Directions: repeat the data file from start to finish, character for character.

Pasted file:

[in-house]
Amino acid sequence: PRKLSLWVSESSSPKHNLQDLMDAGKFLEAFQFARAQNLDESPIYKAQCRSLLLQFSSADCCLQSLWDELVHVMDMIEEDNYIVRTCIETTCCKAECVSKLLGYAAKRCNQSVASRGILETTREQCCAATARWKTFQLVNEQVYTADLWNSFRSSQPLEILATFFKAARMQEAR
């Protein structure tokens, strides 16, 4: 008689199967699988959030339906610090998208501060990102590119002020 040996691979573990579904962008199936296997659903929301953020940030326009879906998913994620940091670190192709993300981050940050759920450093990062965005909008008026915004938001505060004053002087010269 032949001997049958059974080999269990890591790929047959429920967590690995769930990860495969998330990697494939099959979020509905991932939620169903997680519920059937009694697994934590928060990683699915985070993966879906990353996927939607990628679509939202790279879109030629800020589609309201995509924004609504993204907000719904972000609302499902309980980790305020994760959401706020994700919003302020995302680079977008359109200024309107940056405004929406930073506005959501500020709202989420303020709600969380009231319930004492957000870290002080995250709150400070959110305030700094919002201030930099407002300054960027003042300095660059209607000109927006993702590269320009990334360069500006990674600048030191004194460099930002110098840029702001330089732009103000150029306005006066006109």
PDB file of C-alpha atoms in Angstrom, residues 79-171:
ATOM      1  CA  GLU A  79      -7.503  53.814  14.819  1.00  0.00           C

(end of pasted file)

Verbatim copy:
[in-house]
Amino acid sequence: PRKLSLWVSESSSPKHNLQDLMDAGKFLEAFQFARAQNLDESPIYKAQCRSLLLQFSSADCCLQSLWDELVHVMDMIEEDNYIVRTCIETTCCKAECVSKLLGYAAKRCNQSVASRGILETTREQCCAATARWKTFQLVNEQVYTADLWNSFRSSQPLEILATFFKAARMQEAR
């Protein structure tokens, strides 16, 4: 008689199967699988959030339906610090998208501060990102590119002020 040996691979573990579904962008199936296997659903929301953020940030326009879906998913994620940091670190192709993300981050940050759920450093990062965005909008008026915004938001505060004053002087010269 032949001997049958059974080999269990890591790929047959429920967590690995769930990860495969998330990697494939099959979020509905991932939620169903997680519920059937009694697994934590928060990683699915985070993966879906990353996927939607990628679509939202790279879109030629800020589609309201995509924004609504993204907000719904972000609302499902309980980790305020994760959401706020994700919003302020995302680079977008359109200024309107940056405004929406930073506005959501500020709202989420303020709600969380009231319930004492957000870290002080995250709150400070959110305030700094919002201030930099407002300054960027003042300095660059209607000109927006993702590269320009990334360069500006990674600048030191004194460099930002110098840029702001330089732009103000150029306005006066006109």
PDB file of C-alpha atoms in Angstrom, residues 79-171:
ATOM      1  CA  GLU A  79      -7.503  53.814  14.819  1.00  0.00           C